Sunday, September 16, 2012

People of 1989: Hu Jiwei (胡绩伟)

Born in 1916, Hu Jiwei was an old-hand within the Chinese Communist Party. He has worked in the Party's propaganda organ People's Daily and served as its Editor-in-Chief and Head for a long time, until he was forced to resign in 1983 for being too liberal-minded. After that, he mainly served in the figure-head position of being a member in the Standing Committee of the National People's Congress.

After the martial law was imposed in 1989, the government appeared to be paralyzed and without real control. Hu Jiwei sought to bring the rubber-stamp SCNPC into the fold and exert its power that had existed only on paper. With the help of intellectual Cao Siyuan and others, they collected enough signatures from SCNPC members to demand an emergency meeting of the Committee to discuss the martial law and the state of the government. The meeting never materialized.

Through reporter Gao Yu, he also tried to contact student leaders at Tiananmen Square directly and met some of them in his home, trying to persuade them to withdraw and leave the matter for legal procedures. Gao Yu had once successfully persuaded Wang Dan and drafted a withdraw statement for him, but the efforts eventually went fruitless.

After the massacre, Hu Jiwei was stripped all his official positions and received a punishment of 2-year in-Party probation (which is short of  expelling). But he refused to budge. A few years ago, he had written an essay commemorating Hu Yaobang and the Democracy Wall movement. According to his close friends, he has always concerned about the re-evaluation of the 1989 movement in his old years.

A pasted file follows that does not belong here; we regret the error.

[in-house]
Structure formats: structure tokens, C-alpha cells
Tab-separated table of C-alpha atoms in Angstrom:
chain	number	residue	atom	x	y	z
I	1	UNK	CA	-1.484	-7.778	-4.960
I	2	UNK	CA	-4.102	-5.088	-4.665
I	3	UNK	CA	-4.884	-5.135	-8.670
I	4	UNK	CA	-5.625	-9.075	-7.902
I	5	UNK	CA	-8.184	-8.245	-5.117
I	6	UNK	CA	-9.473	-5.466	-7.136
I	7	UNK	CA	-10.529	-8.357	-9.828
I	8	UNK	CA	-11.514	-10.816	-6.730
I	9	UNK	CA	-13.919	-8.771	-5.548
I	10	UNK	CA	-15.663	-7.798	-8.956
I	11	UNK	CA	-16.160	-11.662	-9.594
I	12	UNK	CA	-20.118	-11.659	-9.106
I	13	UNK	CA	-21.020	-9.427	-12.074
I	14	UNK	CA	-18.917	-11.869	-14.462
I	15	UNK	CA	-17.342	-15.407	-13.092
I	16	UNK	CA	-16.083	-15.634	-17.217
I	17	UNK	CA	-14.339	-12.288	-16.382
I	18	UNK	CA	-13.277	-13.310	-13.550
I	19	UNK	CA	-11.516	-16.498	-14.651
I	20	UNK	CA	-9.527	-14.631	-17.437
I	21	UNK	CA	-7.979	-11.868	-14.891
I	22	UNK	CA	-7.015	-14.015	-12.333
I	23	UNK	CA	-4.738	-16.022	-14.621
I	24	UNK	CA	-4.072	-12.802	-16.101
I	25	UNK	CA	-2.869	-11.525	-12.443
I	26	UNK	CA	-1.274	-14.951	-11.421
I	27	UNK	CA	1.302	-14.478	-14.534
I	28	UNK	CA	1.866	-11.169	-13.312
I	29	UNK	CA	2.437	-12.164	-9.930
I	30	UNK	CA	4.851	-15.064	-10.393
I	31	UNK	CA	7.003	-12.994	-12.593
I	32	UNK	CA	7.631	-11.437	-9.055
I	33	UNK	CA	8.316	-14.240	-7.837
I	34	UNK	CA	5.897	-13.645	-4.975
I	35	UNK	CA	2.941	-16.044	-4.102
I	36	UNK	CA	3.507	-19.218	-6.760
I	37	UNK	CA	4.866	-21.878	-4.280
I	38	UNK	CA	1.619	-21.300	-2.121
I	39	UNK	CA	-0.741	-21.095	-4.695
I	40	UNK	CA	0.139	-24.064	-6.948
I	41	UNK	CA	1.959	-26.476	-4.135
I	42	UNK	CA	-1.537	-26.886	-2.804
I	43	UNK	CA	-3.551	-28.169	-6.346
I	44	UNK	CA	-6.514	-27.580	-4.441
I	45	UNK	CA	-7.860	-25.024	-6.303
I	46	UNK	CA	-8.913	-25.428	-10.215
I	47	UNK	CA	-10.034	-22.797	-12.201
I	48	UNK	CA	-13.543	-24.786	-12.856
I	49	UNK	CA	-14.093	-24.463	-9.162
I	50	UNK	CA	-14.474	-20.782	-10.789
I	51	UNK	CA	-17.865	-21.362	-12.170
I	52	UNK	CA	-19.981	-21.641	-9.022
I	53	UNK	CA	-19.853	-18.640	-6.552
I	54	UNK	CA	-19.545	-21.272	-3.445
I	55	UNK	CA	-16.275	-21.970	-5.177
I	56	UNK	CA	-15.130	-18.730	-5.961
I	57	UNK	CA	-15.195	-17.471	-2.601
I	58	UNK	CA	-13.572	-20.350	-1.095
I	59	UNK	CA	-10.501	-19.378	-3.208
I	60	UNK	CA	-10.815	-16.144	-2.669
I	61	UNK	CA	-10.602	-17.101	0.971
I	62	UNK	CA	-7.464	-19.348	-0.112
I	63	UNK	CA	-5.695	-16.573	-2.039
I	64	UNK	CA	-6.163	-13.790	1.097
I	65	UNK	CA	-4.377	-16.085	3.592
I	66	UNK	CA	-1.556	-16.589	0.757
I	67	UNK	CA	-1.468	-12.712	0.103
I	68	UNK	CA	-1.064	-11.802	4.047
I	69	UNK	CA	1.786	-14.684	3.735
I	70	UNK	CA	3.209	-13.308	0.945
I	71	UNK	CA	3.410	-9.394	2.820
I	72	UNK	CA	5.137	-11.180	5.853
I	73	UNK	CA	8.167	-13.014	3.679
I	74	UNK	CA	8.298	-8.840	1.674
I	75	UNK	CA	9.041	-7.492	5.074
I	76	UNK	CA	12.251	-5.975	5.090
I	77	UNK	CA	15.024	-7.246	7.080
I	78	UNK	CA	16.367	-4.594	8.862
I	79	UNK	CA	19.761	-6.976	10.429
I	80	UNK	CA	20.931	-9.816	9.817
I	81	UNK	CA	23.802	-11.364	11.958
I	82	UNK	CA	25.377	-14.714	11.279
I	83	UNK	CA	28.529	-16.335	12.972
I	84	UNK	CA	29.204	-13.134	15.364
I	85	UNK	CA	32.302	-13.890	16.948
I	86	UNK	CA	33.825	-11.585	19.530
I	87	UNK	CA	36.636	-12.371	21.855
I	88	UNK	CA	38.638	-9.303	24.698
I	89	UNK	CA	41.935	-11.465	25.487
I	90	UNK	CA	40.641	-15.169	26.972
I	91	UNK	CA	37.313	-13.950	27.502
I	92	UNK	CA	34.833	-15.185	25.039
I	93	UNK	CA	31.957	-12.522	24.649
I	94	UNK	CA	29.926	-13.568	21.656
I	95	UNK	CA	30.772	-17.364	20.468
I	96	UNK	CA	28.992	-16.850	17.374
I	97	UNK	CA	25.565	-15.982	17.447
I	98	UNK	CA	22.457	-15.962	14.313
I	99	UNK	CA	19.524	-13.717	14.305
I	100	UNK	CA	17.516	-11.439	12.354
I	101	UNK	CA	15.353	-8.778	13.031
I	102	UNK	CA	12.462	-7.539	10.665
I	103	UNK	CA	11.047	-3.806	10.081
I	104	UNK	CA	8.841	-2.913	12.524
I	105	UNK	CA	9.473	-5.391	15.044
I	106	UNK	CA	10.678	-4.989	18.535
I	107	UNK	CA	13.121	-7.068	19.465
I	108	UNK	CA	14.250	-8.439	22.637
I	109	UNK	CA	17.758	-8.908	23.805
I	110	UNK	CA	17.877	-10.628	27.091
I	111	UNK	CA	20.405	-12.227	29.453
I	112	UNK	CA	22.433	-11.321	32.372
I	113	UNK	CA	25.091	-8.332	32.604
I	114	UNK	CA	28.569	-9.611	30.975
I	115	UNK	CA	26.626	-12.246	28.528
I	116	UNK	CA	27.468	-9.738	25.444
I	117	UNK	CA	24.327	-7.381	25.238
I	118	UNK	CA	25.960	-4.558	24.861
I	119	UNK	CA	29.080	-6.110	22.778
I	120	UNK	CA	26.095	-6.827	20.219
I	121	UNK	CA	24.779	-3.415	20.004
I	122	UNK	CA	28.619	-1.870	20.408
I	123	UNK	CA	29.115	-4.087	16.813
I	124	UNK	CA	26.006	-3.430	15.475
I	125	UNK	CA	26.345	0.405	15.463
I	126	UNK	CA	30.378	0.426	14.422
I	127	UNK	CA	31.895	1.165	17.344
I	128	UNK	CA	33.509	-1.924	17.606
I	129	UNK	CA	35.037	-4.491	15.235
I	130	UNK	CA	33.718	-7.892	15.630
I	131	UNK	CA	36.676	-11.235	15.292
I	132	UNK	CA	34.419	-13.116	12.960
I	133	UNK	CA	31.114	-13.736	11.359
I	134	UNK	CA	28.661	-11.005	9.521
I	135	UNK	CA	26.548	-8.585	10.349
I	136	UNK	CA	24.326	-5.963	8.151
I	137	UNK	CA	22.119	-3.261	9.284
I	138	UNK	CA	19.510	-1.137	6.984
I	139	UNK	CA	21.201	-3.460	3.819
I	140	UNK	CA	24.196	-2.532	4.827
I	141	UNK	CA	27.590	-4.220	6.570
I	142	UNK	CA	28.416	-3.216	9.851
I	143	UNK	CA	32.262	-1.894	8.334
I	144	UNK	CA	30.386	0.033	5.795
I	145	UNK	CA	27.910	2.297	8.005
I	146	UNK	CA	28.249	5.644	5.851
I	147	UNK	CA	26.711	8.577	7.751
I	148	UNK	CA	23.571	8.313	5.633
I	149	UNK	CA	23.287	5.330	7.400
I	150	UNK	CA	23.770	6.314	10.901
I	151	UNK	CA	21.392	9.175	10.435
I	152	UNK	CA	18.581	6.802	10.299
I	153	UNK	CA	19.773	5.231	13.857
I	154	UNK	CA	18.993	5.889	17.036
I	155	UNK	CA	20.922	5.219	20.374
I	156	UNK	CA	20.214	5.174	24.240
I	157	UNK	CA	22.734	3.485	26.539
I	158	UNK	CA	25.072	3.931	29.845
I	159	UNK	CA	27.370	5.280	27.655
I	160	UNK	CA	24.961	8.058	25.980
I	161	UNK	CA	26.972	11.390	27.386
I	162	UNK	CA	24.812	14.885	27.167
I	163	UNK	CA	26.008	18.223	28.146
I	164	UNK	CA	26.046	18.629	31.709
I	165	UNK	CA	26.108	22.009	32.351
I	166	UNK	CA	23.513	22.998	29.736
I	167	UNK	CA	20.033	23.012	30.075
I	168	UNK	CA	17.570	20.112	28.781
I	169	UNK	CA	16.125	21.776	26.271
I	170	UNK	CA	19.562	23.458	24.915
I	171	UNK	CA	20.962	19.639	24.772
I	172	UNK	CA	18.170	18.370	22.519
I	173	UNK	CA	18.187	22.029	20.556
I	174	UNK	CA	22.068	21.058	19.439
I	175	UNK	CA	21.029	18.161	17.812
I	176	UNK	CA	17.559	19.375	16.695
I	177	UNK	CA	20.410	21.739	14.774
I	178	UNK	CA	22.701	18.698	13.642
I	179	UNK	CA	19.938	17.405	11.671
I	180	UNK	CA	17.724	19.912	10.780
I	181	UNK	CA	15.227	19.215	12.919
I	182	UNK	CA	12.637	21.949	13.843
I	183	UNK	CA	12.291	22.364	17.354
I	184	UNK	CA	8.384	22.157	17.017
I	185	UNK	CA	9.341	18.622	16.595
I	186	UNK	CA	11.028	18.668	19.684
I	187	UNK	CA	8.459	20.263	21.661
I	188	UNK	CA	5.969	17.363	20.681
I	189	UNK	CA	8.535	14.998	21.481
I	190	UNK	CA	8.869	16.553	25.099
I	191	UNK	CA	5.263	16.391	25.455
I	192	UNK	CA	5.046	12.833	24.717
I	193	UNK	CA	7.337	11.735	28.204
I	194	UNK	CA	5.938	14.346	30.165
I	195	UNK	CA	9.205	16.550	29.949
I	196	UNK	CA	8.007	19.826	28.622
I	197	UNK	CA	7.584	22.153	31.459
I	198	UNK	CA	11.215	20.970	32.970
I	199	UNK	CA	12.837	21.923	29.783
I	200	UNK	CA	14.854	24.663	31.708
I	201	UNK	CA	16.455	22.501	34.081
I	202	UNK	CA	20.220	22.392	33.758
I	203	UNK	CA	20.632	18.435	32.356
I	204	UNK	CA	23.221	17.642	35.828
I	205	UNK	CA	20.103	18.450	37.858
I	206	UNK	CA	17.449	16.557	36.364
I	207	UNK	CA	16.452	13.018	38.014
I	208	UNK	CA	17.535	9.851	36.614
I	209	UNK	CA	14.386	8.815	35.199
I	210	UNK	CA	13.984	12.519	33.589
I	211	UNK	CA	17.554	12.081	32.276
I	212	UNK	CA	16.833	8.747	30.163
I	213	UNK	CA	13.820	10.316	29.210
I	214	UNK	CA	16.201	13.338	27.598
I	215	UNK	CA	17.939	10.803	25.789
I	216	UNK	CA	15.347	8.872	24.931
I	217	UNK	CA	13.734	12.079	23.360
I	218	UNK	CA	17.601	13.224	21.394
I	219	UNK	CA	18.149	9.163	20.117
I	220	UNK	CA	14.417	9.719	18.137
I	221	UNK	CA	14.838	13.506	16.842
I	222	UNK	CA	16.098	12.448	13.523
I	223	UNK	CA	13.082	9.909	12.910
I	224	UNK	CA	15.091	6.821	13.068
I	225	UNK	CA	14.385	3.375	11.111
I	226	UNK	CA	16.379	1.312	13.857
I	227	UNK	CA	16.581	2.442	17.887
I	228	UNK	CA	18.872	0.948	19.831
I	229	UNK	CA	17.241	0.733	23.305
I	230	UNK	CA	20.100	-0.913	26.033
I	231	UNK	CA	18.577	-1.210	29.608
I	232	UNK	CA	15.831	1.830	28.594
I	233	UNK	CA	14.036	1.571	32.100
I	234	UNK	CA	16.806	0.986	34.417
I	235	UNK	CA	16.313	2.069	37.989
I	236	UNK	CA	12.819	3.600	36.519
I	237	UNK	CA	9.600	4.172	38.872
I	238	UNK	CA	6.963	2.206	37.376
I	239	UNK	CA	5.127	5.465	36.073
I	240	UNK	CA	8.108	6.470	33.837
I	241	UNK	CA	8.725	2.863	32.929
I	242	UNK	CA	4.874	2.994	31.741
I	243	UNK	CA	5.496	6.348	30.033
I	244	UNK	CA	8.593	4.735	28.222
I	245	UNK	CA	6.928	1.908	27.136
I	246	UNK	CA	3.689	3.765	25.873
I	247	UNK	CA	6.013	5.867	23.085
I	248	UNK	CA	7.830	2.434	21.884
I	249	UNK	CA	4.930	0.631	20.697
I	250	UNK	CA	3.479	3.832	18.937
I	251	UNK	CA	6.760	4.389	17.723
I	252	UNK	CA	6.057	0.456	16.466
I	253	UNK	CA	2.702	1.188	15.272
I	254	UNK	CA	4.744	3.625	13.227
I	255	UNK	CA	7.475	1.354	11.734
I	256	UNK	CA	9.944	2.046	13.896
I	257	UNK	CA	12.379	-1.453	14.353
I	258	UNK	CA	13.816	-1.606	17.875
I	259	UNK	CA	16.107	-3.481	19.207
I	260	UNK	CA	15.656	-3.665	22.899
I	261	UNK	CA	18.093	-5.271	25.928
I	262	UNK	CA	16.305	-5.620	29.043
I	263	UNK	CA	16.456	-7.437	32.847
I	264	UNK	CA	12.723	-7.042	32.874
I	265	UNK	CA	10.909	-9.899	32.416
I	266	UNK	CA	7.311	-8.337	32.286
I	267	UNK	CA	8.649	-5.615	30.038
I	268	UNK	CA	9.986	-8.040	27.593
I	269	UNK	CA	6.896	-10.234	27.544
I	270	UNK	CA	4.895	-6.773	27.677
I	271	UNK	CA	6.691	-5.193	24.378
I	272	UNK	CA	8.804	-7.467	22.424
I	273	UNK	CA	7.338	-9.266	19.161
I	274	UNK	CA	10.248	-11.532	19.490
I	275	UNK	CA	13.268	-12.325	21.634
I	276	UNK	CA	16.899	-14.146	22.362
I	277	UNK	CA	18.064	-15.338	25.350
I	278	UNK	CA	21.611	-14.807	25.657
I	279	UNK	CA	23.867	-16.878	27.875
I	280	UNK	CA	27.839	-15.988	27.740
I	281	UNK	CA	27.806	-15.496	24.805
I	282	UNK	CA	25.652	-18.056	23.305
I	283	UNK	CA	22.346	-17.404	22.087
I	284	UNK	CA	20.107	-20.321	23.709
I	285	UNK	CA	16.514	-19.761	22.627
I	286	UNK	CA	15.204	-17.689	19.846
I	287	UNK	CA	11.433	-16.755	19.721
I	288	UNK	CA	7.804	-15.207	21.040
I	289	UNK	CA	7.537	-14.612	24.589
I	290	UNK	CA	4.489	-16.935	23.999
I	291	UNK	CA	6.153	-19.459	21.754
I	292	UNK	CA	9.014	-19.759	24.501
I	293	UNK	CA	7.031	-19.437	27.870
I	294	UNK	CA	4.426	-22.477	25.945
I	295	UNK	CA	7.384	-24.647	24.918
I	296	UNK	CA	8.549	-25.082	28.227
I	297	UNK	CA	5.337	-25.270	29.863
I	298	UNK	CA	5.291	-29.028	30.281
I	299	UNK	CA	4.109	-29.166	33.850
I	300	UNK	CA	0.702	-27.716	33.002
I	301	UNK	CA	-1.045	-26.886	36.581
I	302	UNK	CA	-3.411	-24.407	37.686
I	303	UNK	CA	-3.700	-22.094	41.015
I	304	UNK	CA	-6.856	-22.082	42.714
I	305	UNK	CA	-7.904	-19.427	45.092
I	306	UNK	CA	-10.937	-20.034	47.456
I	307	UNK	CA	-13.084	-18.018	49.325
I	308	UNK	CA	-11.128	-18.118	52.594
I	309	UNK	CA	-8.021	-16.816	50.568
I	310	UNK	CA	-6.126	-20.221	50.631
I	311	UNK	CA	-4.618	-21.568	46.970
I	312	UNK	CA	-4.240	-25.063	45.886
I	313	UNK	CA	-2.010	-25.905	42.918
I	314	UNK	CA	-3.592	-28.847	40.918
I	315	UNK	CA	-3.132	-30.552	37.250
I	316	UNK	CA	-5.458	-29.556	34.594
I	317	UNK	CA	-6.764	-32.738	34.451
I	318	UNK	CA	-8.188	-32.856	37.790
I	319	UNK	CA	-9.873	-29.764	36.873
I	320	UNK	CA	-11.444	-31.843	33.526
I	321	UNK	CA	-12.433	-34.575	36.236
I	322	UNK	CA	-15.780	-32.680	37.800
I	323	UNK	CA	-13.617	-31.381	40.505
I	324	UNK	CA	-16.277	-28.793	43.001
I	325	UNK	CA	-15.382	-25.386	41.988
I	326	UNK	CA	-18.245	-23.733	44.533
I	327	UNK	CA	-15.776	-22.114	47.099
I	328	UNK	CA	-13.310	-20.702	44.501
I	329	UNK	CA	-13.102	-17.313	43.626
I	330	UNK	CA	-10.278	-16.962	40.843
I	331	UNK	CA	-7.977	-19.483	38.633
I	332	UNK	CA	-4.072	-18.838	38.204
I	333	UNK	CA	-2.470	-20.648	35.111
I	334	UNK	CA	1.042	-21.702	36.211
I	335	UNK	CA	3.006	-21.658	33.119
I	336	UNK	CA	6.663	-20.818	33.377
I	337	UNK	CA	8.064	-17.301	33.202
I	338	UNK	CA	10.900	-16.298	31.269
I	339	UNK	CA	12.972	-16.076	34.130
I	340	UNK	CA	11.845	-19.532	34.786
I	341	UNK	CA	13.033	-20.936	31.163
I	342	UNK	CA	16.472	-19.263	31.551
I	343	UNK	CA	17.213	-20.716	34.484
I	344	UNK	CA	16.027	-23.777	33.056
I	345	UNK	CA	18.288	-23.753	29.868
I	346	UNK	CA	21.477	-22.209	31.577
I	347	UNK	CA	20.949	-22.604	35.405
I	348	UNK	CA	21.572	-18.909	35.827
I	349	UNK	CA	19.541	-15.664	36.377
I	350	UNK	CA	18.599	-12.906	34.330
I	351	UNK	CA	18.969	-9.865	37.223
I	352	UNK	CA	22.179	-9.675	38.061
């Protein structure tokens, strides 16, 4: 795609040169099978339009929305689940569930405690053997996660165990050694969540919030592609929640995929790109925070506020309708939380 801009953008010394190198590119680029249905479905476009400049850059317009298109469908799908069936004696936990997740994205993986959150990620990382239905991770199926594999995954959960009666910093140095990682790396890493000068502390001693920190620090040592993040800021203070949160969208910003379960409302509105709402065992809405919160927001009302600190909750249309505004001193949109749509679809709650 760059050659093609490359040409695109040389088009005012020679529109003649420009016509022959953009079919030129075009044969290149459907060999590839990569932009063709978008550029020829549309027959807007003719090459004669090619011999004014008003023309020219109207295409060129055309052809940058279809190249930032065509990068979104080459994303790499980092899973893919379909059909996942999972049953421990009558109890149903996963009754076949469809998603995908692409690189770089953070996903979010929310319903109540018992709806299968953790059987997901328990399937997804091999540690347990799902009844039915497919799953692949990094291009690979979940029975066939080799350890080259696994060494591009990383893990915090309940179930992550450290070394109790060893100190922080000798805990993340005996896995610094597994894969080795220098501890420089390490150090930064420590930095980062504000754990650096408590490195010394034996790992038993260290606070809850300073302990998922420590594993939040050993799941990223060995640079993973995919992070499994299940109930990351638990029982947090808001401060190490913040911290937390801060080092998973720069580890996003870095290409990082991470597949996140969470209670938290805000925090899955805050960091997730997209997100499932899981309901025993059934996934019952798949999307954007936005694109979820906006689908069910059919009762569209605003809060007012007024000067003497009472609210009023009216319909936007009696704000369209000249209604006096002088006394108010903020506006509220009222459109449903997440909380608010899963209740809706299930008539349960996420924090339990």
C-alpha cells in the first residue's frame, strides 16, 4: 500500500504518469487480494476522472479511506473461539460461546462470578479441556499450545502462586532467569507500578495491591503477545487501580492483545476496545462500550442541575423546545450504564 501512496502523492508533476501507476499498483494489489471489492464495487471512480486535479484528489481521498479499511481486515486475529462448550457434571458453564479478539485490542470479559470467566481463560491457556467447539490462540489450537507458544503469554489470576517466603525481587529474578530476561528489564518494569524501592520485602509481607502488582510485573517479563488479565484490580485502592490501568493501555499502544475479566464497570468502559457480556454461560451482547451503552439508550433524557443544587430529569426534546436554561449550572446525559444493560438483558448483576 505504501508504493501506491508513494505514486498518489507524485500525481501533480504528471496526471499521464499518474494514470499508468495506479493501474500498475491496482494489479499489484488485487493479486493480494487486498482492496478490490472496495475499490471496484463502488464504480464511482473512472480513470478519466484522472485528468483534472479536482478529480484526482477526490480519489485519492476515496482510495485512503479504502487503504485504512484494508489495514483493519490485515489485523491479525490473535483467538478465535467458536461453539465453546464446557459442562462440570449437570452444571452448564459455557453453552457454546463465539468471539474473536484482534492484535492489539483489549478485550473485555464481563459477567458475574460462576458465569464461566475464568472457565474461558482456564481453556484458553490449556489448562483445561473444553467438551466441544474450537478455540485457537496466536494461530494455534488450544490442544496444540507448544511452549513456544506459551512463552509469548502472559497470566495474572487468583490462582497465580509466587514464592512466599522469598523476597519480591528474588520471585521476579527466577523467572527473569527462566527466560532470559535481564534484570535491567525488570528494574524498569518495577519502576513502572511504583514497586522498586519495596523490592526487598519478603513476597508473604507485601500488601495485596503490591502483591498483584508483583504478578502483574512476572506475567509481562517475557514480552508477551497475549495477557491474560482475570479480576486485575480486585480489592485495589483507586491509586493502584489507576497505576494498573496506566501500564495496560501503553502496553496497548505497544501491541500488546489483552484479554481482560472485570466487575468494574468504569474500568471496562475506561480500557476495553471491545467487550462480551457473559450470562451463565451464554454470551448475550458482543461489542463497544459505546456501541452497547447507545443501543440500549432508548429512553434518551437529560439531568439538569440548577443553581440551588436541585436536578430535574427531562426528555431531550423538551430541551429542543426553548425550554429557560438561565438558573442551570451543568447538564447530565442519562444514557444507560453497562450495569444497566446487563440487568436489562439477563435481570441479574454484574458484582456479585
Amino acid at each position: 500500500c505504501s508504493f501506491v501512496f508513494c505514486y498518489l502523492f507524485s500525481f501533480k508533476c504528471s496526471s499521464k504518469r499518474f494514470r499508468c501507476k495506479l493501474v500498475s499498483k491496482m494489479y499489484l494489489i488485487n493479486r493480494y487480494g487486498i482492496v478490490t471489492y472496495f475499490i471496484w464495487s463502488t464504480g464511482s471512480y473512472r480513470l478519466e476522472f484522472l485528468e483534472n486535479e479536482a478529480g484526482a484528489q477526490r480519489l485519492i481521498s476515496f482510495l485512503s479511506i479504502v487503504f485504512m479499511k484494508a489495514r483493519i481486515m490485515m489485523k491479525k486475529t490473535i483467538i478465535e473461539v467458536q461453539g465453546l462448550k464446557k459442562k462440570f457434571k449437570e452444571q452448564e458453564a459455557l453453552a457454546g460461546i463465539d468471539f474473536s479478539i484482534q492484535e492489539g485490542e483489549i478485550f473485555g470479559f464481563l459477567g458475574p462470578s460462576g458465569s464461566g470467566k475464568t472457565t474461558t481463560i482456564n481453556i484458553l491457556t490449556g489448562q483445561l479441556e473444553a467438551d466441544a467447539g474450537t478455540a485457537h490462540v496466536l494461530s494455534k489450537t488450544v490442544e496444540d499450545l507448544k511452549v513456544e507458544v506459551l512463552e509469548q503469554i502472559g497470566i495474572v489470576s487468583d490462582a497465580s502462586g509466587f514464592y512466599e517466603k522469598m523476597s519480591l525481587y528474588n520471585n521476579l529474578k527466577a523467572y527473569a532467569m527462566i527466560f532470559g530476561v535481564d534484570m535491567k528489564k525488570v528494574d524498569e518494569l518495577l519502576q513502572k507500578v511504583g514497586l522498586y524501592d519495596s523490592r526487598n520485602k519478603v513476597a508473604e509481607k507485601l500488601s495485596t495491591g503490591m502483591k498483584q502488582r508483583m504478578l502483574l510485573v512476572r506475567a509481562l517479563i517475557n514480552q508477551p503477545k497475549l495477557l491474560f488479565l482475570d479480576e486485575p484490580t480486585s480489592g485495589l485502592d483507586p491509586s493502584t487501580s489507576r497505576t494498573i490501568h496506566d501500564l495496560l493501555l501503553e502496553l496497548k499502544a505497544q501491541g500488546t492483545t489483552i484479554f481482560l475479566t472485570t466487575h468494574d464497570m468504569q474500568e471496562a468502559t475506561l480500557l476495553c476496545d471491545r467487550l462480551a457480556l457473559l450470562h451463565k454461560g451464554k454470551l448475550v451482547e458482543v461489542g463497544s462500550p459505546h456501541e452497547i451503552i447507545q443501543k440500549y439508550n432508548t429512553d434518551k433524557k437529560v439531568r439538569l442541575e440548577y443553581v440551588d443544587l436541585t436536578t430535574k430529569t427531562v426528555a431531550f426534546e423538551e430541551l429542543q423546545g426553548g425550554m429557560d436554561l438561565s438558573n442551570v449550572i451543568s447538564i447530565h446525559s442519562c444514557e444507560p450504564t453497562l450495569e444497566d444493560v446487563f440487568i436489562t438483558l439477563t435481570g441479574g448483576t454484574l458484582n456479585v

Hu Jiwei passed away on September 16, 2012. He had just celebrated his 96th birthday.

People of 1989

Sunday, September 9, 2012

Hong Kong Government Relents after Tiananmen-Style Protests

Students and residents in Hong Kong who have been staging a large-scale protest against their government's "moral and national education" plan won a big victory yesterday as the government stepped back on the plan.

The plan, backed by Beijing, is intended to "instill patriotic fervor for mainland China," according to a New York Times report but is widely perceived by Hong Kong students as an attempt of forced brain washing. Those students staged multi-day street protests that involved tens of thousands in demonstrations, including large sit-ins and hunger strikes.